Internet

The Macro-economic Challenges of Building a New Commons-Based Economy

As commercial interests try to convert what has essentially been a commons into a total market order, the Internet is experiencing a mid-life crisis.  The open Internet is in the process of being enclosed by a variety of commercial forces.  The struggle for political and creative freedom is getting more urgent and complicated as commercial forces try to “develop” the Internet.

The challenge for people who believe in free culture is to reinterpret the core values of the Internet and somehow develop new ways to protect them in today’s more complicated environment.

Meet the New Boss, Same as the Old Boss?

The weekend news showed exultant customers hoisting their newly purchased iPads over the heads in stunning images of triumph, transcendence and rapture. You gotta hand it to Steve Jobs. He knows how to stage a PR coup.

Too bad that the iPad is hardly a paragon of "freedom." It is actually a "tethered appliance," as tech guru Jonathan Zittrain puts it — a closed, proprietary system that enables Apple to control what we may do with the iPad and which new applications may run on it.

The International Amateur Scanning League

Sometimes it just takes a determined set of commoners to get the job done. Impatient with the lethargy of the federal government in making its own films and videos available online, info-activist Carl Malamud has launched the International Amateur Scanning League. Dozens of volunteers are digitizing government-produced DVDs on everything from agricultural advice to presidential addresses, and putting them on the Internet.

Barcelona Charter for Free Culture is Released

A huge international coalition has come together to campaign for respect for the civil rights of citizens and artists in the digital era. Yesterday, the Charter of the Culture Forum of Barcelona for Innovation, Creativity and Access to Knowledge was released by more than 100 representatives from 20 different countries who had met in Barcelona from October 30 to November 1. The Charter is a landmark statement about rights of commoners to freedom of expression, access to culture and knowledge, privacy, cyber-security and Net Neutrality, among other concerns.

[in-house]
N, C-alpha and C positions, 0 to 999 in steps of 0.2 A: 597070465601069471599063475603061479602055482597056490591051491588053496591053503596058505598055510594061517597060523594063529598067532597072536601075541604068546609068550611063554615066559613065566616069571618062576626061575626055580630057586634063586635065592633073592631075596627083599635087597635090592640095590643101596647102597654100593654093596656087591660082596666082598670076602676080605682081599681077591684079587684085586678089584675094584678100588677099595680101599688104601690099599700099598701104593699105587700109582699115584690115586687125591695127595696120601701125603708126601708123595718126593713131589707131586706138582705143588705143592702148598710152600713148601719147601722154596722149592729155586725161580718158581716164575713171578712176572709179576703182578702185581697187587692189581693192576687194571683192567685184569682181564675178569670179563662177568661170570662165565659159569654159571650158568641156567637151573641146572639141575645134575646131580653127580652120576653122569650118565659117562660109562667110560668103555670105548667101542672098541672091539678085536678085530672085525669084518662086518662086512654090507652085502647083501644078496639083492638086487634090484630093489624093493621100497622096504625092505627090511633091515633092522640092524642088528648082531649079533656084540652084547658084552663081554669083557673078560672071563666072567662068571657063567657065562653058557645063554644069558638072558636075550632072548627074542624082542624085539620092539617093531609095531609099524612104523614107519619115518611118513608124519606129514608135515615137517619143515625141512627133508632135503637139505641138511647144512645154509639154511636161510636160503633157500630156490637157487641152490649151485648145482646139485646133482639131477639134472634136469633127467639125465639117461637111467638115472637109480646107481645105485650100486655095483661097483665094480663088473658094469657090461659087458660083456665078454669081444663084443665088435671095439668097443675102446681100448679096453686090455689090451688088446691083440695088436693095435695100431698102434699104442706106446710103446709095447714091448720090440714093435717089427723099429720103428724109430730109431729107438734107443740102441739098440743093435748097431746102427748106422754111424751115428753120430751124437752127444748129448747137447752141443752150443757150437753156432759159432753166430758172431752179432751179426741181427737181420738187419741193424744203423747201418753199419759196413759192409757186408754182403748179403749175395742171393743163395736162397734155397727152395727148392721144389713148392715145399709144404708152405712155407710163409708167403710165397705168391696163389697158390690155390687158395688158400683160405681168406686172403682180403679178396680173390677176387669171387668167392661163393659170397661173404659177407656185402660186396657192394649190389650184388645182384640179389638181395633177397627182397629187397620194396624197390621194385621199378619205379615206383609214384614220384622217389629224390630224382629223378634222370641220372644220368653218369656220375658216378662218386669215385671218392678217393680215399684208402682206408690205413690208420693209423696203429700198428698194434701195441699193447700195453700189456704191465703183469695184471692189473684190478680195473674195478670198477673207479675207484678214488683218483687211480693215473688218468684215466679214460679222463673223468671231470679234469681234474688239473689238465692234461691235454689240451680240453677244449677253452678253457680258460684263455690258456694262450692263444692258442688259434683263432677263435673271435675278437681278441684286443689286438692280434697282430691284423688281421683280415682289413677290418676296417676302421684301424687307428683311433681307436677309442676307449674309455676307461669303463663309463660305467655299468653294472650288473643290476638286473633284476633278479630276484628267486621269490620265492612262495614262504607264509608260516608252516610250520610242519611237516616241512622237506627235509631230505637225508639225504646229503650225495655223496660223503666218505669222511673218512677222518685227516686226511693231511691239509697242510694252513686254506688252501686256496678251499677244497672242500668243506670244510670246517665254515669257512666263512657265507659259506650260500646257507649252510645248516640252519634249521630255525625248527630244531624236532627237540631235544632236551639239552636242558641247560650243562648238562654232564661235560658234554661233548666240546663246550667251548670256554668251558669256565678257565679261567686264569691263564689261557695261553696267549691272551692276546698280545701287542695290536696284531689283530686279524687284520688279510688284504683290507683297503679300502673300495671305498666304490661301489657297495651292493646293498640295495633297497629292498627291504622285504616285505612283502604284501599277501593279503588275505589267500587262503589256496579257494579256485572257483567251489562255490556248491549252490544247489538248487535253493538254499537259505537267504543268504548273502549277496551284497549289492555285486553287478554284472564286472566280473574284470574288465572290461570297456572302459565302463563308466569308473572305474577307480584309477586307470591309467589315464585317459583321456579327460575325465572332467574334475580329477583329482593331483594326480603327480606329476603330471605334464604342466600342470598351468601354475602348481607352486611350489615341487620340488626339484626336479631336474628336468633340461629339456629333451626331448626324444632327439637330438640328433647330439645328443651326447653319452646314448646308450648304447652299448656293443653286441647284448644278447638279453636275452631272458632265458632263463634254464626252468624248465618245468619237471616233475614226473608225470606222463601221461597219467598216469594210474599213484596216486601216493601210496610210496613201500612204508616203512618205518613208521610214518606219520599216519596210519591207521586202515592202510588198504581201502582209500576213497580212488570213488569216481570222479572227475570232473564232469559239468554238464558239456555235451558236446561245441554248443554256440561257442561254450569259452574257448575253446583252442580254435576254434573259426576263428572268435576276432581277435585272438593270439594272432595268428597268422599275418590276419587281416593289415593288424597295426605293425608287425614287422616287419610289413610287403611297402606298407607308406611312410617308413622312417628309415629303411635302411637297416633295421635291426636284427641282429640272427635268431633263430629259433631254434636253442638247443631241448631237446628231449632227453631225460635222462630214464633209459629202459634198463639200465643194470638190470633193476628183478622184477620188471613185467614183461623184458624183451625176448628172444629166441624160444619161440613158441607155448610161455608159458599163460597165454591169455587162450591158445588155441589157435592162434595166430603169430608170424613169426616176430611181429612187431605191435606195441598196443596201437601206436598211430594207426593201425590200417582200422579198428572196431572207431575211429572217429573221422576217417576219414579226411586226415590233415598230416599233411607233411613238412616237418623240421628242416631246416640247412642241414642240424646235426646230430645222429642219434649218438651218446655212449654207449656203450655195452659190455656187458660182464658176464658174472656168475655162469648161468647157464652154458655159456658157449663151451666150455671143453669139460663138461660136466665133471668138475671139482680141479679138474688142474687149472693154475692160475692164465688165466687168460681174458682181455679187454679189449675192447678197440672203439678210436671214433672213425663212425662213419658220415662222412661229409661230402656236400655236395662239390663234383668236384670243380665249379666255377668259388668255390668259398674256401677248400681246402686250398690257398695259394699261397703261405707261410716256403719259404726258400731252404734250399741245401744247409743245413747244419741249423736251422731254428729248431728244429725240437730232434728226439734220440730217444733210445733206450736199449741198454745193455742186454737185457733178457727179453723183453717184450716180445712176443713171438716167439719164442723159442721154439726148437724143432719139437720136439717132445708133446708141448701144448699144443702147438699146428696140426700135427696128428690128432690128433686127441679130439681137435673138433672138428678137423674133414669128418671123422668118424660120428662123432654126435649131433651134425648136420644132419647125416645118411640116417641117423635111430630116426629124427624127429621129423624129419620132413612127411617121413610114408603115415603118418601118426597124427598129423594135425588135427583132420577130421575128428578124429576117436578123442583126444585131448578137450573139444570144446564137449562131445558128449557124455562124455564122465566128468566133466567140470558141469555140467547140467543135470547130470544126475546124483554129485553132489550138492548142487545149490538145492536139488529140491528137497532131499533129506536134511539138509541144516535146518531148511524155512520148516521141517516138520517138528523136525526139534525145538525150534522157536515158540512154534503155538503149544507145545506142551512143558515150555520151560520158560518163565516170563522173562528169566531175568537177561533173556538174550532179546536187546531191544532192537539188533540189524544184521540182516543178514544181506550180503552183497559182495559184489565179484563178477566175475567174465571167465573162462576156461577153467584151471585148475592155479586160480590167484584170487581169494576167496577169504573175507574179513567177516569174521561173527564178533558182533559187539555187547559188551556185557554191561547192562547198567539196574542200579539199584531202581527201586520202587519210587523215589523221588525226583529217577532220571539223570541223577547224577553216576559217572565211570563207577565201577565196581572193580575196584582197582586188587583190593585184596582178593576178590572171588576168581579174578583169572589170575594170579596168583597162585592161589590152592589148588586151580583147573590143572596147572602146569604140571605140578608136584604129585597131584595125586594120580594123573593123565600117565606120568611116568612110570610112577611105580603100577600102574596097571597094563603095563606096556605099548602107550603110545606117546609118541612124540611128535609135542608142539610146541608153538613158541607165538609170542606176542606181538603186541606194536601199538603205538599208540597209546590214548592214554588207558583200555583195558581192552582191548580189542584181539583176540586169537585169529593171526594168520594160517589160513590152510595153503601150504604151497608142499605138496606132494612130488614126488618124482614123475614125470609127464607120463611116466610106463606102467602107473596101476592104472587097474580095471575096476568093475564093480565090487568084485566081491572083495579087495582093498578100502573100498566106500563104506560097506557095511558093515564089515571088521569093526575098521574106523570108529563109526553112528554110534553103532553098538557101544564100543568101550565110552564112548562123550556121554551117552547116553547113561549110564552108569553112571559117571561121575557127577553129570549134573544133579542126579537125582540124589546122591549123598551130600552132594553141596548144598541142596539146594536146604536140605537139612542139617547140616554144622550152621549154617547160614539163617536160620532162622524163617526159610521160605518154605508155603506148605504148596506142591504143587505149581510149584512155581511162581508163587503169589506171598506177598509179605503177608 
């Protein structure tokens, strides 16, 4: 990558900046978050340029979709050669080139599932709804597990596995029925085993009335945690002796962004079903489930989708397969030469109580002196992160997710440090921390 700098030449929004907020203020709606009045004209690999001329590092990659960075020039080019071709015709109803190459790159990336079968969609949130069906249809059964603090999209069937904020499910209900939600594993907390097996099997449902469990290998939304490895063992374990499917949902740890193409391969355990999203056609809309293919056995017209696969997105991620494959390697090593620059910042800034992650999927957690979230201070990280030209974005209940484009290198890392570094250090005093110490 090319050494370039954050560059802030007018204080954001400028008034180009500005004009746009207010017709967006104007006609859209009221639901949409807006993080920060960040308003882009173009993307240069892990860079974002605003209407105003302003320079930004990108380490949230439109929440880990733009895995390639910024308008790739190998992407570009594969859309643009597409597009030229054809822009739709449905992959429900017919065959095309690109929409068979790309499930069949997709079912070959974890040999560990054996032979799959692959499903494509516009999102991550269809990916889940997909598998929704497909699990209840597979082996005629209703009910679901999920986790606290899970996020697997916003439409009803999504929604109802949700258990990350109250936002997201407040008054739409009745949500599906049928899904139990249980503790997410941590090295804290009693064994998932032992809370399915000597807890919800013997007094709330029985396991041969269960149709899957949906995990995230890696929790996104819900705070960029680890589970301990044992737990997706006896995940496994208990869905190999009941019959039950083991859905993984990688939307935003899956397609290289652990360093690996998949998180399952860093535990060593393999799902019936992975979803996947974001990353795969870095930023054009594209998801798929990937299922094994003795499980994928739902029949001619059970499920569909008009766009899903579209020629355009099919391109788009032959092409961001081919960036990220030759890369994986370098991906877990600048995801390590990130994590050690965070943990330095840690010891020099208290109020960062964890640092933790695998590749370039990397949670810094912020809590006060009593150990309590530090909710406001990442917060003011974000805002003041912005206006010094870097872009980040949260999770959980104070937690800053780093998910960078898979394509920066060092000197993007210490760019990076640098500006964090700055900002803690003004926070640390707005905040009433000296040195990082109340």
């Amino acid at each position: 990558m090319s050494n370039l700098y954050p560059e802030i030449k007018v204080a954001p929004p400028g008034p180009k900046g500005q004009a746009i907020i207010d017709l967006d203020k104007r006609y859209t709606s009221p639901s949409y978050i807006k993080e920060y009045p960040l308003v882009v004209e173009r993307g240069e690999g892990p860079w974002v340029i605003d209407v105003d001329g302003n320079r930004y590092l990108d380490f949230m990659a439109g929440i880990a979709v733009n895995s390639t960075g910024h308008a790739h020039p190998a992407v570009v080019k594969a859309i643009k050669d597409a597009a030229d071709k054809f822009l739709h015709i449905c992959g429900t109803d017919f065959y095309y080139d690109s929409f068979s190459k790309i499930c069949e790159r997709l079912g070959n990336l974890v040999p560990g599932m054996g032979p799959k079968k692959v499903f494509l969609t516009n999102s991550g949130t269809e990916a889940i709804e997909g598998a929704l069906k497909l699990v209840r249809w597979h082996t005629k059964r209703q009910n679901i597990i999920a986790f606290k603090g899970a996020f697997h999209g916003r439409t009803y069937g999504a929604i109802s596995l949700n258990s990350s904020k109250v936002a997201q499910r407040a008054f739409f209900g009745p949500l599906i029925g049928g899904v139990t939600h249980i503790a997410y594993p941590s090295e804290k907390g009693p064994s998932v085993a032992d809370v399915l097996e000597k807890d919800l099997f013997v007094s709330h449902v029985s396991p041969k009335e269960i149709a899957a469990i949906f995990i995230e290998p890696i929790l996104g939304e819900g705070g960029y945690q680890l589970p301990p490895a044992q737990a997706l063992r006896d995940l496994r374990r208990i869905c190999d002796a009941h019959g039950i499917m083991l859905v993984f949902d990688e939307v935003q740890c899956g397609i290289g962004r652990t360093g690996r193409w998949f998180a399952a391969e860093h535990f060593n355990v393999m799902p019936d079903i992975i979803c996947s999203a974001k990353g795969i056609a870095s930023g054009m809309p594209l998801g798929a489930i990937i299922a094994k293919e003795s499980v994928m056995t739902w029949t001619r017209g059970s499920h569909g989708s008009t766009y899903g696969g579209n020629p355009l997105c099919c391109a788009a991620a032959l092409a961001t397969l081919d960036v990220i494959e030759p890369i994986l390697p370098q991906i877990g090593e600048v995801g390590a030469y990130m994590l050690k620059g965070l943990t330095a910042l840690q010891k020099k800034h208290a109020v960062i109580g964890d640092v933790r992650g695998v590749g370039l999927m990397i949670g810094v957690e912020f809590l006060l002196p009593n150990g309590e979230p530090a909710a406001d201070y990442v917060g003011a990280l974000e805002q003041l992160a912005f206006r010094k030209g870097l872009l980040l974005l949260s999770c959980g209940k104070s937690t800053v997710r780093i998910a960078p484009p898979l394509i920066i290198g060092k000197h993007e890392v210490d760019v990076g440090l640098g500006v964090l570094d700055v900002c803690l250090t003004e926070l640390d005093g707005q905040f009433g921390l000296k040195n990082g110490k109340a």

Celebrating One Web Day

It may seem odd to celebrate a day known as One Web Day. which is this Tuesday, September 22. Isn’t this a bit like National Mustard Day (August 3) or National Bubble Gum Week (in March)?

Not at all! We have very few devoted to our shared, commons interests — and the World Wide Web surely must rank as one of our most important shared interests. In fact, the Web must be considered one of the most amazing, historic, disruptive, democratic and surprising creations in human history.

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No Time to Think

One of the more pernicious enclosures of the commons is the enclosure of time and consciousness. It’s pernicious because it is so subtle and rarely discerned. When commercial values such as productivity and efficiency become so pervasive and internalized, they crowd out other ways of being. Our very sense of humanity — full-bodied, spontaneous, spiritual — leaches away.

Online Collaboration Goes Legit

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